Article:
|Plessy v. Ferguson|
|Argued April 13, 1896|
Decided May 18, 1896
|Full case name||Homer A. Plessy v. John H. Ferguson|
|Citations||163 U.S. 537 (more)|
16 S. Ct. 1138; 41 L. Ed. 256; 1896 U.S. LEXIS 3390
|Prior||Ex parte Plessy, 11 So. 948 (La. 1892)|
|The "separate but equal" provision of private services mandated by state government is constitutional under the Equal Protection Clause.|
|Majority||Brown, joined by Fuller, Field, Gray, Shiras, White, Peckham|
|Brewer took no part in the consideration or decision of the case.|
|U.S. Const. amends. XIII, XIV; 1890 La. Acts No. 111, p. 152, § 1|
|(de facto) Brown v. Board of Education (1954), and subsequent rulings|
Bob Jones University v. United States (1983)[a]
Plessy v. Ferguson, 163 U.S. 537 (1896), was a landmark U.S. Supreme Court decision in which the Court ruled that racial segregation laws did not violate the U.S. Constitution as long as the facilities for each race were equal in quality, a doctrine that came to be known as "separate but equal". Notably the court ruled the existence of laws based upon race was not inherently racial discrimination. The decision legitimized the many state laws re-establishing racial segregation that had been passed in the American South after the end of the Reconstruction era (1865–1877).
The underlying case began in 1892 when Homer Plessy, a mixed-race man, deliberately boarded a "whites-only" train car in New Orleans. By boarding the whites-only car, Plessy violated Louisiana's Separate Car Act of 1890, which required "equal, but separate" railroad accommodations for white and non-white passengers. Plessy was charged under the Act, and at his trial his lawyers argued that judge John Howard Ferguson should dismiss the charges on the grounds that the Act was unconstitutional. Ferguson denied the request, and the Louisiana Supreme Court upheld Ferguson's ruling on appeal. Plessy then appealed to the U.S. Supreme Court.
In May 1896, the Supreme Court issued a 7–1 decision against Plessy, ruling that the Louisiana law did not violate the Fourteenth Amendment to the U.S. Constitution and stating that although the Fourteenth Amendment established the legal equality of whites and blacks it did not and could not require the elimination of all "distinctions based upon color". The Court rejected Plessy's lawyers' arguments that the Louisiana law inherently implied that black people were inferior, and gave great deference to American state legislatures' inherent power to make laws regulating health, safety, and morals—the "police power"—and to determine the reasonableness of the laws they passed. Justice John Marshall Harlan was the lone dissenter from the Court's decision, writing that the U.S. Constitution "is color-blind, and neither knows nor tolerates classes among citizens", and so the law's distinguishing of passengers' races should have been found unconstitutional.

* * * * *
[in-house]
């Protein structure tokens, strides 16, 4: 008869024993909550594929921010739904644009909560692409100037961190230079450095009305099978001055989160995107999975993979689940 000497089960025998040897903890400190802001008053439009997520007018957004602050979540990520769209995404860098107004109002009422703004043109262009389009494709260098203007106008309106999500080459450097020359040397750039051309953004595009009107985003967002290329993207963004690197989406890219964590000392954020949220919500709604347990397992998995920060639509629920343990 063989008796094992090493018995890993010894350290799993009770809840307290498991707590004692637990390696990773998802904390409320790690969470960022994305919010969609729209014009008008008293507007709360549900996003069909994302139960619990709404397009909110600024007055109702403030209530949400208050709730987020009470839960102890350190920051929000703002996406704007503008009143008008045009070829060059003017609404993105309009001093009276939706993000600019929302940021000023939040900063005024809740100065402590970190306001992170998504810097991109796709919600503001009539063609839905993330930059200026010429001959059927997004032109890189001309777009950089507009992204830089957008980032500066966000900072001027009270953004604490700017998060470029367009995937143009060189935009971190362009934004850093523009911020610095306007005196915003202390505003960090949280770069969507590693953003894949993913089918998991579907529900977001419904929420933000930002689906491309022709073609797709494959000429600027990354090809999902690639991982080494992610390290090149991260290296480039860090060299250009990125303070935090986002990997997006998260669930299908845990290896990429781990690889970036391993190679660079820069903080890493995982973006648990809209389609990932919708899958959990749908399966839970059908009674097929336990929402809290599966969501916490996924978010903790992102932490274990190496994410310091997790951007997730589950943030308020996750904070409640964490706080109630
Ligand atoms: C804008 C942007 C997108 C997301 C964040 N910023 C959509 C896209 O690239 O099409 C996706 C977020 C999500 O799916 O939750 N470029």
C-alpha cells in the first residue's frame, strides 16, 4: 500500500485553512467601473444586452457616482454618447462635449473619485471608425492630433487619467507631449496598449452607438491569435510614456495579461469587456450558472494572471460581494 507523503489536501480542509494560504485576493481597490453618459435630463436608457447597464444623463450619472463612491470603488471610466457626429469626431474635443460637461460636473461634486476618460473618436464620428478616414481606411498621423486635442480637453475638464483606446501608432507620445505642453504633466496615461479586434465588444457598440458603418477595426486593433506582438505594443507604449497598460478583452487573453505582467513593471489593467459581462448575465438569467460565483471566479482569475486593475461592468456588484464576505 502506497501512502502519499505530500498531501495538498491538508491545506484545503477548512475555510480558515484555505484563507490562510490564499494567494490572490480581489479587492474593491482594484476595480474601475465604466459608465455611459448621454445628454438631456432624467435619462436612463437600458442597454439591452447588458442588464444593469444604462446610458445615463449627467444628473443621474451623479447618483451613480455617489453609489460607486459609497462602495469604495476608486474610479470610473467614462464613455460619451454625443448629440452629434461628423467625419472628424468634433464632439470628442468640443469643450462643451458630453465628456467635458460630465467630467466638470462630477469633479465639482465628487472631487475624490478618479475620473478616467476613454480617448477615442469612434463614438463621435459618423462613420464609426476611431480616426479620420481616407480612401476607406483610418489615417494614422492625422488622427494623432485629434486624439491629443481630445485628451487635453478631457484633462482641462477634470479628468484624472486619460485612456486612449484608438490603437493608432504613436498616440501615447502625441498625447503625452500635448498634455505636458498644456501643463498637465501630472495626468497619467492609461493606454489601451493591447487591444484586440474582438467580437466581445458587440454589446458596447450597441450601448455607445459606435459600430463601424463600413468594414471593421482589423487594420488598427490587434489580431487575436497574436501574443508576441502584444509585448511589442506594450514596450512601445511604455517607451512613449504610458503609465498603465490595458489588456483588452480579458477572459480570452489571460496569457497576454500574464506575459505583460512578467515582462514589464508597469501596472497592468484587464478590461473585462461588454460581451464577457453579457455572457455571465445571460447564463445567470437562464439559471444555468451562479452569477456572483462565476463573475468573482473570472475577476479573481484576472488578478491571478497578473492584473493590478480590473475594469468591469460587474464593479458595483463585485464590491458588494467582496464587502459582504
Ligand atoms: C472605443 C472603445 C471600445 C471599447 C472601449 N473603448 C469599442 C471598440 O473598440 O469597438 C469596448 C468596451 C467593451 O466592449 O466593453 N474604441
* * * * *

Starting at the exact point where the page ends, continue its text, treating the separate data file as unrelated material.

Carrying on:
Plessy is widely regarded as one of the worst decisions in U.S. Supreme Court history. Despite its infamy, the decision has never been explicitly overruled. But a series of the Court's later decisions, beginning with the 1954 decision Brown v. Board of Education—which held that the "separate but equal" doctrine is unconstitutional in the context of public schools—have severely weakened Plessy to the point that it is considered to have been de facto overruled. The United States Congress regards Plessy as having been overruled by Bob Jones University v. United States.
In 1890, the Louisiana State Legislature passed a law called the Separate Car Act, which required separate accommodations for blacks and whites on Louisiana railroads. The law required passenger train officers to "assign each passenger to the coach or compartment used for the race to which such passenger belongs". It also made it a misdemeanor for any passenger to "insist on going into a coach or compartment to which by race he does not belong," punishable by either a $25 fine or up to 20 days in prison.
A group of prominent black, creole of color, and white creole New Orleans residents formed a civil rights group called the Comité des Citoyens (Committee of Citizens). The group was dedicated to repealing the Separate Car Act and fighting its implementation. The Comité eventually persuaded Homer Plessy, a man of mixed race who was an "octoroon" (person of seven-eighths white and one-eighth black ancestry), to participate in an orchestrated test case to challenge the Act. Plessy had been born a free man and was fair-skinned. However, under Louisiana law, he was classified as black, and thus required to sit in the "colored" car.
On June 7, 1892, Plessy bought a first-class ticket at the Press Street Depot and boarded a "Whites Only" car of the East Louisiana Railroad in New Orleans, Louisiana, bound for Covington, Louisiana. The railroad company, which had opposed the law on the grounds that it would require the purchase of more railcars, had been previously informed of Plessy's racial lineage, and the intent to challenge the law. Additionally, the Comité des Citoyens hired a private detective with arrest powers to detain Plessy, to ensure that he would be charged for violating the Separate Car Act, as opposed to vagrancy or some other offense. After Plessy took a seat in the whites-only railway car, he was asked to vacate it, and sit instead in the blacks-only car. Plessy refused and was arrested immediately by the detective. As planned, the train was stopped, and Plessy was taken off the train at Press and Royal streets. Plessy was remanded for trial in Orleans Parish.